Something weird is happening at Coursera. I’m not sure what it is exactly, but have boiled it down to two options. Both are problematic.
A bit of background
About two months ago, I posted a short article on a DesignJam that we hosted at UT Arlington. The designjam brought together numerous folks who had some interest in teaching and learning online, often at a massive scale (i.e. MOOCs). Paul Olivier Dehaye commented on the post and described his interest in running a dual-track MOOC, blending instructivist and more collaborative. He was referring to the Massive Teaching course on Coursera that he was to run in June. I’ve been continuing to refine my thinking on this since the designjam, but I had not been following Paul’s course. Today, Apostolos Koutropoulos posted about social experiments and confusion at Coursera. I did a bit of backtracking on Paul’s tweet stream.
Just to confirm, I was removed from the #MassiveTeaching course. Please do not question my integrity without facts.
— Paul-Olivier Dehaye (@podehaye) July 4, 2014
Students, please reflect on the fact that a technology company has now effectively replaced your teacher. #MassiveTeaching
— Paul-Olivier Dehaye (@podehaye) July 3, 2014
and finally, in response to a tweet asking Paul what was happening, he replied
— Paul-Olivier Dehaye (@podehaye) July 5, 2014
1. Coursera has removed a faculty member from a course for some reason without explanation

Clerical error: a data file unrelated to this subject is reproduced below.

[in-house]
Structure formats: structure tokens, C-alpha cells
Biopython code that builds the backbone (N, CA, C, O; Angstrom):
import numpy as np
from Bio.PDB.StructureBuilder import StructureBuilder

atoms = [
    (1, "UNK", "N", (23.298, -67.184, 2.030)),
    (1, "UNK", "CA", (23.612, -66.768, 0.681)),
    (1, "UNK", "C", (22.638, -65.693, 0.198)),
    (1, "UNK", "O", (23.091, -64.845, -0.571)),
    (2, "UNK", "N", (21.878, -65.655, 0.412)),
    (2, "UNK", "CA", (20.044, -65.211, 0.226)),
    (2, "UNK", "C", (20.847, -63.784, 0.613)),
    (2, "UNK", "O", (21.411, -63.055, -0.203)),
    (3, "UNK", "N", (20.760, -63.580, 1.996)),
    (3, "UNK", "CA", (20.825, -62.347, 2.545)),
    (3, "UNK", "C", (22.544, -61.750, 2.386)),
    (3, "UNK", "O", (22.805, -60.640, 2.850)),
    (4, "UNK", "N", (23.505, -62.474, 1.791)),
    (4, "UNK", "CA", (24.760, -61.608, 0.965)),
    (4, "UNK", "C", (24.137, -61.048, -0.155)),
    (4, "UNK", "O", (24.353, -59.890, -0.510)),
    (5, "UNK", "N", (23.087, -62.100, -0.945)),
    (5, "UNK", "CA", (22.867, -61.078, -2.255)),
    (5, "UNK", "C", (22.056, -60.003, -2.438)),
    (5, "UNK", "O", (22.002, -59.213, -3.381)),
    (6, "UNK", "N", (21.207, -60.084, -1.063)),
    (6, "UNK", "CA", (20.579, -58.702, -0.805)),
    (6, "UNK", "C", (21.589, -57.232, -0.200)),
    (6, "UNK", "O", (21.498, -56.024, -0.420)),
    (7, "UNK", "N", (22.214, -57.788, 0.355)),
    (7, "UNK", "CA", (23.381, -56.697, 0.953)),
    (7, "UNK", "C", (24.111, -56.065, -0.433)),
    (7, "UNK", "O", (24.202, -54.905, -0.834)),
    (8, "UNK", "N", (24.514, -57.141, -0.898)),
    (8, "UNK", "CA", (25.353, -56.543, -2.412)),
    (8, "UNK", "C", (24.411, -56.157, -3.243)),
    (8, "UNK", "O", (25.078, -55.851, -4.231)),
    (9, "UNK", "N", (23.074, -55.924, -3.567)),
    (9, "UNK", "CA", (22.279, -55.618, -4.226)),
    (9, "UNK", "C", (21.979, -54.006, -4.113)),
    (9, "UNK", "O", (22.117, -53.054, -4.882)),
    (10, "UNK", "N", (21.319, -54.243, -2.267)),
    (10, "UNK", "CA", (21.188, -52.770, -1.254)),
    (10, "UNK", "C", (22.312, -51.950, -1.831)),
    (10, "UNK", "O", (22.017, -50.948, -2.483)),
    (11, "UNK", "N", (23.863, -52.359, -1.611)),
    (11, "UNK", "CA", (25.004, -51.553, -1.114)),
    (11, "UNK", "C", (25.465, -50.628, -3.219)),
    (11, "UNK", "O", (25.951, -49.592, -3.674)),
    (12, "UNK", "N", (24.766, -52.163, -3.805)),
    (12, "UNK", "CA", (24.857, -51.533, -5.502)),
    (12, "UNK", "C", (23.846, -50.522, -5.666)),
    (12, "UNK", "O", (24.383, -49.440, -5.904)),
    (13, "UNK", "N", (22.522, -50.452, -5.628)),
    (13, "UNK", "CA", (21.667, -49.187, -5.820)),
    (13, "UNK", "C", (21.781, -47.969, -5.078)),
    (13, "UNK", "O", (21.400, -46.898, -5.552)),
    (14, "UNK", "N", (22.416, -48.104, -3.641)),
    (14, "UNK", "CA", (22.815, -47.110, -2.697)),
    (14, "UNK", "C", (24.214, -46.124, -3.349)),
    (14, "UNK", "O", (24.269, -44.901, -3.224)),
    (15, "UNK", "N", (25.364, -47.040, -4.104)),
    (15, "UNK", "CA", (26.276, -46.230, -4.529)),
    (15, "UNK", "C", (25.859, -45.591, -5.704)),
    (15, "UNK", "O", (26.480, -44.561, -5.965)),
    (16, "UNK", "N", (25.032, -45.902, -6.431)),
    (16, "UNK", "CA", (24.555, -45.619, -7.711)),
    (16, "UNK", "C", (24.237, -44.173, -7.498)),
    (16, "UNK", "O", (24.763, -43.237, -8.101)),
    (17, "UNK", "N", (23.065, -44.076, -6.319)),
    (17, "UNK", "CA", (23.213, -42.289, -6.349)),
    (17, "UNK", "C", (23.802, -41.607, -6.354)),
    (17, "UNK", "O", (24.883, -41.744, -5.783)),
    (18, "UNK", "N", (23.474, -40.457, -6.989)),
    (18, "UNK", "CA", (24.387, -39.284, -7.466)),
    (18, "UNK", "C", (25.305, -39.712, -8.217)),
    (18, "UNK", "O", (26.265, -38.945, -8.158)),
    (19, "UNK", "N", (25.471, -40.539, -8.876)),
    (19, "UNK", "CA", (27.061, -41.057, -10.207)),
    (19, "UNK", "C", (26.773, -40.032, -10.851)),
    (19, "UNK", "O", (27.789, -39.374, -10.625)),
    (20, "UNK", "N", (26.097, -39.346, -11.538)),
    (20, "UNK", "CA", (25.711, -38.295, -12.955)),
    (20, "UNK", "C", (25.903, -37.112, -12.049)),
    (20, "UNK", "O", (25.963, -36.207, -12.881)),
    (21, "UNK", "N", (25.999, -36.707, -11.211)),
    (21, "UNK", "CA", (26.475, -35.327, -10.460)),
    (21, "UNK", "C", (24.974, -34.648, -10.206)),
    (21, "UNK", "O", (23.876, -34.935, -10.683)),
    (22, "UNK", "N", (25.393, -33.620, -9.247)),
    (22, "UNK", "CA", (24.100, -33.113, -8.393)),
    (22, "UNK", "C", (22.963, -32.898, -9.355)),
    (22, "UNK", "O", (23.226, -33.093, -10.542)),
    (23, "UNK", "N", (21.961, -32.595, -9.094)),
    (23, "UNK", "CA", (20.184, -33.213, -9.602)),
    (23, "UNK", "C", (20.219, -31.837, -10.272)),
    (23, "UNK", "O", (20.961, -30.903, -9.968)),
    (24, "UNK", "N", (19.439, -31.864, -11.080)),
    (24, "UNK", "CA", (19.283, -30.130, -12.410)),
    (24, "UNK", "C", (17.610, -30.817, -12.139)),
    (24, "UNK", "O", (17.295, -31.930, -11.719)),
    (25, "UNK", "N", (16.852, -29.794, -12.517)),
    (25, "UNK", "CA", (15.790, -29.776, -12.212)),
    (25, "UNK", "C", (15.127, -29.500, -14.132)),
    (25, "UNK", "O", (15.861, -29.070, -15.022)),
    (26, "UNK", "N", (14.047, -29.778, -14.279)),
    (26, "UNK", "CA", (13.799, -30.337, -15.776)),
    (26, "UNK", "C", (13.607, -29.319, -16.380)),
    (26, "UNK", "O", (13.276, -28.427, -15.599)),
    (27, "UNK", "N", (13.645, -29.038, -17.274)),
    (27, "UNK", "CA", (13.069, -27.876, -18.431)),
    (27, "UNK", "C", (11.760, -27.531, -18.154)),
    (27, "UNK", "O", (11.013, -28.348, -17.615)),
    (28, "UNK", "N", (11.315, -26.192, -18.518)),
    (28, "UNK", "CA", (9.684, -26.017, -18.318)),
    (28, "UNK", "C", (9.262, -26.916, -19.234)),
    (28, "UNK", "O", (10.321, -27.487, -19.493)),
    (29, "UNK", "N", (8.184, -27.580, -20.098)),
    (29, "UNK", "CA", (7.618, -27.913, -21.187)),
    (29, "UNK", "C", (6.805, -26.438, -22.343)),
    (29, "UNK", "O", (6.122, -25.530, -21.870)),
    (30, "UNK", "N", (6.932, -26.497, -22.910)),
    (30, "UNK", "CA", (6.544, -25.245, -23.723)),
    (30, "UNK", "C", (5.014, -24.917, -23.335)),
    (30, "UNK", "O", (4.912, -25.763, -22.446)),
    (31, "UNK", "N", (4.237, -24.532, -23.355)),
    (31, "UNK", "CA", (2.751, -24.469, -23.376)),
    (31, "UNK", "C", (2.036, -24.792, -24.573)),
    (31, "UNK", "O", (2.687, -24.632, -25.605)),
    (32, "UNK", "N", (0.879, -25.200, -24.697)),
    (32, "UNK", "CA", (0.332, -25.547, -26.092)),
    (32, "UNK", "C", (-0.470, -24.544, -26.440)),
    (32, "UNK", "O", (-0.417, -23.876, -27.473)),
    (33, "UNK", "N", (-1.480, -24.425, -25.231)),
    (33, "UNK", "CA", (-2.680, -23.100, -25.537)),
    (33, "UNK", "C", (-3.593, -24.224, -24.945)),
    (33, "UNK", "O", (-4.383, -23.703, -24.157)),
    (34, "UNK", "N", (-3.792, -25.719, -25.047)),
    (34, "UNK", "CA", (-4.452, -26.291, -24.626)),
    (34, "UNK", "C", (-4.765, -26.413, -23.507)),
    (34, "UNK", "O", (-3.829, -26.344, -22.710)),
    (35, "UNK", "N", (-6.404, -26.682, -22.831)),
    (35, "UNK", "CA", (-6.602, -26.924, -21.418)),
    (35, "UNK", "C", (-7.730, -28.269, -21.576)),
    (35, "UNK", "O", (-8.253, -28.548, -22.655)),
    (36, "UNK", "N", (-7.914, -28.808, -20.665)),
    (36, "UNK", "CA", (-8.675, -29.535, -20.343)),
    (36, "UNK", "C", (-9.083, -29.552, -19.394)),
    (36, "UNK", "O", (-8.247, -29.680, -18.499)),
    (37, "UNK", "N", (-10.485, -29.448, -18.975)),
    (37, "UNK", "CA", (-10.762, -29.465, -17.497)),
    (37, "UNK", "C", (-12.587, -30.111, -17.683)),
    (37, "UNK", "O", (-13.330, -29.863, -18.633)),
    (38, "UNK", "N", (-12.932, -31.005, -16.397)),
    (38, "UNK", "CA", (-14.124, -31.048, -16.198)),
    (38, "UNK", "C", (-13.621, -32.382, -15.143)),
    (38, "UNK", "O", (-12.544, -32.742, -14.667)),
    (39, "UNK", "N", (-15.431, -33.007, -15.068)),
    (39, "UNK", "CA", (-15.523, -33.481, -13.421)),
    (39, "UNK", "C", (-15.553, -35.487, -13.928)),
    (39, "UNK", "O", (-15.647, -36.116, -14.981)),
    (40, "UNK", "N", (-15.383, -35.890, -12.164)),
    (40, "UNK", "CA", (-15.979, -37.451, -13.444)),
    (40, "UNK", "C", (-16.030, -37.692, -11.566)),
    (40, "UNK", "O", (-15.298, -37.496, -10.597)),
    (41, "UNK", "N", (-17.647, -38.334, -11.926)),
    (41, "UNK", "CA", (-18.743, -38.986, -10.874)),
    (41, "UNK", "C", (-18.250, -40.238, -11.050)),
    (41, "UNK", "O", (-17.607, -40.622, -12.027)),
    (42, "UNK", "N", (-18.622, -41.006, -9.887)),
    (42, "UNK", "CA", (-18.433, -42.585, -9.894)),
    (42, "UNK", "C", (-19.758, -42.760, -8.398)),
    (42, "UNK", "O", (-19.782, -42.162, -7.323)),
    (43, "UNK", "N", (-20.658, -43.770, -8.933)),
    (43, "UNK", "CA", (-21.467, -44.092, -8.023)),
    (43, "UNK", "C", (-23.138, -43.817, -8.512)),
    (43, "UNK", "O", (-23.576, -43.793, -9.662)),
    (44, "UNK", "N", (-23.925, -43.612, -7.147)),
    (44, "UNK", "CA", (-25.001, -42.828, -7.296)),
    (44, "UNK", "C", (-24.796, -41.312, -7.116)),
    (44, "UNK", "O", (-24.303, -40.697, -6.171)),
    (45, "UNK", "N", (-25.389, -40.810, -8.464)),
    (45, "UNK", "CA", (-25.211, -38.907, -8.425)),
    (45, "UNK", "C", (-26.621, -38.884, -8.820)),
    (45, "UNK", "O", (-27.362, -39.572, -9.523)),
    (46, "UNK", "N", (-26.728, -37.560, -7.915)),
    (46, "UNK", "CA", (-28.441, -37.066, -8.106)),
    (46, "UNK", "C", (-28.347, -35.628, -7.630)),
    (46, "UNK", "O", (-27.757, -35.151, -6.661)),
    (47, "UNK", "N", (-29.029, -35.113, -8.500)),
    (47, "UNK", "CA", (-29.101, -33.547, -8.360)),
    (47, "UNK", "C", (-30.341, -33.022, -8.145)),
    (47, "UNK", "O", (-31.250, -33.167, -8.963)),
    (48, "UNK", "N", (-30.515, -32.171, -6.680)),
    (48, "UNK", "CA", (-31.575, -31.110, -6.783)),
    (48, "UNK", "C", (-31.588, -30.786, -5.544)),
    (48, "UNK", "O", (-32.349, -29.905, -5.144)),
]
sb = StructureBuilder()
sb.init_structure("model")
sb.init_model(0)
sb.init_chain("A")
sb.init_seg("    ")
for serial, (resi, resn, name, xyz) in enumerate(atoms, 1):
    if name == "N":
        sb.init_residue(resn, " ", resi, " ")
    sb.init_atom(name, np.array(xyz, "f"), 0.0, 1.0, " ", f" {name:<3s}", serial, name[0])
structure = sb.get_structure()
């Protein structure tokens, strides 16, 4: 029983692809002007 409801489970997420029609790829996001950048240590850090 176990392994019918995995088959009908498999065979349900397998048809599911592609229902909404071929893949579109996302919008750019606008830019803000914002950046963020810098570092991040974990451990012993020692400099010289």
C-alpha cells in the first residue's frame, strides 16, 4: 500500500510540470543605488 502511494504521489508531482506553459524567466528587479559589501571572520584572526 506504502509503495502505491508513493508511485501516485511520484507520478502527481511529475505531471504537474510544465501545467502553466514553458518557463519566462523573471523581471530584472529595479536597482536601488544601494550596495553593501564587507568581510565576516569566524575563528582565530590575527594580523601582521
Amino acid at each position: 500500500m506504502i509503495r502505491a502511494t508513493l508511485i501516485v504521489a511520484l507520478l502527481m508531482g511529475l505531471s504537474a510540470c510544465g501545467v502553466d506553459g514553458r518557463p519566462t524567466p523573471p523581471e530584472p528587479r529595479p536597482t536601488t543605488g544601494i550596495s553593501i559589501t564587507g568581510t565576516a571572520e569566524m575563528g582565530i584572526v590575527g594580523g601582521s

2. Paul is running a fairly elaborate social experiment
I am uncomfortable with both. If Coursera has removed the course or the faculty member, some explanation is required, both for the sake of the faculty member and the student. The transparency of MOOC providers is rather poor. If Facebook randomly deleted people, it would cause angst. Coursera doesn’t state the conditions under which a faculty member can be removed or a course cancelled. Universities and faculty spend enormous time and resources developing and running courses. Students devote significant hours as well. Everyone deserves an explanation.
If Paul is running an experiment, well, that raises a range of ethical issues around active experimentation with learners. Kate Bowles links to paper and a Google doc that raises additional questions. Given heightened concerns about ethics in social media and experimentation on users, MOOC providers and faculty need to be clear on any research and analytics being conducted.
— Kate Bowles (@KateMfD) July 5, 2014